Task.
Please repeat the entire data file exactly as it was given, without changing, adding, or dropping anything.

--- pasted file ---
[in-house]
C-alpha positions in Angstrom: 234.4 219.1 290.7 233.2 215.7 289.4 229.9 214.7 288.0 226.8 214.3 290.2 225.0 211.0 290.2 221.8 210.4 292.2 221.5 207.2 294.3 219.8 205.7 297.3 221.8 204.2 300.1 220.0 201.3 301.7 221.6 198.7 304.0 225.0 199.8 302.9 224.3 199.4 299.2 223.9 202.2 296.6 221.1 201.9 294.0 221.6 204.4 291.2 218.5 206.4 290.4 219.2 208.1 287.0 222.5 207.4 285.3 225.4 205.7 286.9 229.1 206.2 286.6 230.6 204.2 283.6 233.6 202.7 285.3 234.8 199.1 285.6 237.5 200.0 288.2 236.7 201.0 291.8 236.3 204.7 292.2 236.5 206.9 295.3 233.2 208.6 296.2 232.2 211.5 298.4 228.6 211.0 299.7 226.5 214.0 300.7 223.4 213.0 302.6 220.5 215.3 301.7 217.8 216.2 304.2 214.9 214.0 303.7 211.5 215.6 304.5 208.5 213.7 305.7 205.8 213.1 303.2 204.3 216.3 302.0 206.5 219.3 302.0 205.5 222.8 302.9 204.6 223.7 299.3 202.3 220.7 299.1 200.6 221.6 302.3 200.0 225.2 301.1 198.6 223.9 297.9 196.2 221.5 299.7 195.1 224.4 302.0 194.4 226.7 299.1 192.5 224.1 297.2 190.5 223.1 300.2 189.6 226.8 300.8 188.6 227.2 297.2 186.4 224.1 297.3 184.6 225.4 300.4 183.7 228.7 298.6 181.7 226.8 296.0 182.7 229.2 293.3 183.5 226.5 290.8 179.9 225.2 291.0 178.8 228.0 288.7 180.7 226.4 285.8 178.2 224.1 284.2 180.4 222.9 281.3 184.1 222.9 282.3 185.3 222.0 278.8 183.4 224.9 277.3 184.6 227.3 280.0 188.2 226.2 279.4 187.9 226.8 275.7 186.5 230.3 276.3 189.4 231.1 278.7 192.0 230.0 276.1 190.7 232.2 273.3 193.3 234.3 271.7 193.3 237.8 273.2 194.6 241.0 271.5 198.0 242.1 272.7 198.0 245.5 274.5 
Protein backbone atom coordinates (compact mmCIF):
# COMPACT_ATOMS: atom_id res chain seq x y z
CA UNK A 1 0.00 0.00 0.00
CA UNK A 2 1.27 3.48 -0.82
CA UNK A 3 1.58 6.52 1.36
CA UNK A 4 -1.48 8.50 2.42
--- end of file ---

[in-house]
C-alpha positions in Angstrom: 234.4 219.1 290.7 233.2 215.7 289.4 229.9 214.7 288.0 226.8 214.3 290.2 225.0 211.0 290.2 221.8 210.4 292.2 221.5 207.2 294.3 219.8 205.7 297.3 221.8 204.2 300.1 220.0 201.3 301.7 221.6 198.7 304.0 225.0 199.8 302.9 224.3 199.4 299.2 223.9 202.2 296.6 221.1 201.9 294.0 221.6 204.4 291.2 218.5 206.4 290.4 219.2 208.1 287.0 222.5 207.4 285.3 225.4 205.7 286.9 229.1 206.2 286.6 230.6 204.2 283.6 233.6 202.7 285.3 234.8 199.1 285.6 237.5 200.0 288.2 236.7 201.0 291.8 236.3 204.7 292.2 236.5 206.9 295.3 233.2 208.6 296.2 232.2 211.5 298.4 228.6 211.0 299.7 226.5 214.0 300.7 223.4 213.0 302.6 220.5 215.3 301.7 217.8 216.2 304.2 214.9 214.0 303.7 211.5 215.6 304.5 208.5 213.7 305.7 205.8 213.1 303.2 204.3 216.3 302.0 206.5 219.3 302.0 205.5 222.8 302.9 204.6 223.7 299.3 202.3 220.7 299.1 200.6 221.6 302.3 200.0 225.2 301.1 198.6 223.9 297.9 196.2 221.5 299.7 195.1 224.4 302.0 194.4 226.7 299.1 192.5 224.1 297.2 190.5 223.1 300.2 189.6 226.8 300.8 188.6 227.2 297.2 186.4 224.1 297.3 184.6 225.4 300.4 183.7 228.7 298.6 181.7 226.8 296.0 182.7 229.2 293.3 183.5 226.5 290.8 179.9 225.2 291.0 178.8 228.0 288.7 180.7 226.4 285.8 178.2 224.1 284.2 180.4 222.9 281.3 184.1 222.9 282.3 185.3 222.0 278.8 183.4 224.9 277.3 184.6 227.3 280.0 188.2 226.2 279.4 187.9 226.8 275.7 186.5 230.3 276.3 189.4 231.1 278.7 192.0 230.0 276.1 190.7 232.2 273.3 193.3 234.3 271.7 193.3 237.8 273.2 194.6 241.0 271.5 198.0 242.1 272.7 198.0 245.5 274.5 
Protein backbone atom coordinates (compact mmCIF):
# COMPACT_ATOMS: atom_id res chain seq x y z
CA UNK A 1 0.00 0.00 0.00
CA UNK A 2 1.27 3.48 -0.82
CA UNK A 3 1.58 6.52 1.36
CA UNK A 4 -1.48 8.50 2.42